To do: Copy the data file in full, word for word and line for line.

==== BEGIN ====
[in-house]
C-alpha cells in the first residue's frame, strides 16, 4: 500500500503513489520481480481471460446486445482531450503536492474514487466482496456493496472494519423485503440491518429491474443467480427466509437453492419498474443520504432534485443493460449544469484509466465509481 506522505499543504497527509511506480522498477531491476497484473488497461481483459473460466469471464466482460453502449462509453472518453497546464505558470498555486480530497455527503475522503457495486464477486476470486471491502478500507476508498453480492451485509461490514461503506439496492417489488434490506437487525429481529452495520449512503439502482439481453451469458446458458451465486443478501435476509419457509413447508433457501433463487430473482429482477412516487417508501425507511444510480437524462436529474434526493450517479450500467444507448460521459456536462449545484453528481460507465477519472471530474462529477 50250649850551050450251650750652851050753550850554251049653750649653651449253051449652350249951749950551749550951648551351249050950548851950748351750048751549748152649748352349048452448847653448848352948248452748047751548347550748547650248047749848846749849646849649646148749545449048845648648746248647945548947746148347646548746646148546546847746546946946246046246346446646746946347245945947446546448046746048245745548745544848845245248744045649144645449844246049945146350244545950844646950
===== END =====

[in-house]
C-alpha cells in the first residue's frame, strides 16, 4: 500500500503513489520481480481471460446486445482531450503536492474514487466482496456493496472494519423485503440491518429491474443467480427466509437453492419498474443520504432534485443493460449544469484509466465509481 506522505499543504497527509511506480522498477531491476497484473488497461481483459473460466469471464466482460453502449462509453472518453497546464505558470498555486480530497455527503475522503457495486464477486476470486471491502478500507476508498453480492451485509461490514461503506439496492417489488434490506437487525429481529452495520449512503439502482439481453451469458446458458451465486443478501435476509419457509413447508433457501433463487430473482429482477412516487417508501425507511444510480437524462436529474434526493450517479450500467444507448460521459456536462449545484453528481460507465477519472471530474462529477 50250649850551050450251650750652851050753550850554251049653750649653651449253051449652350249951749950551749550951648551351249050950548851950748351750048751549748152649748352349048452448847653448848352948248452748047751548347550748547650248047749848846749849646849649646148749545449048845648648746248647945548947746148347646548746646148546546847746546946946246046246346446646746946347245945947446546448046746048245745548745544848845245248744045649144645449844246049945146350244545950844646950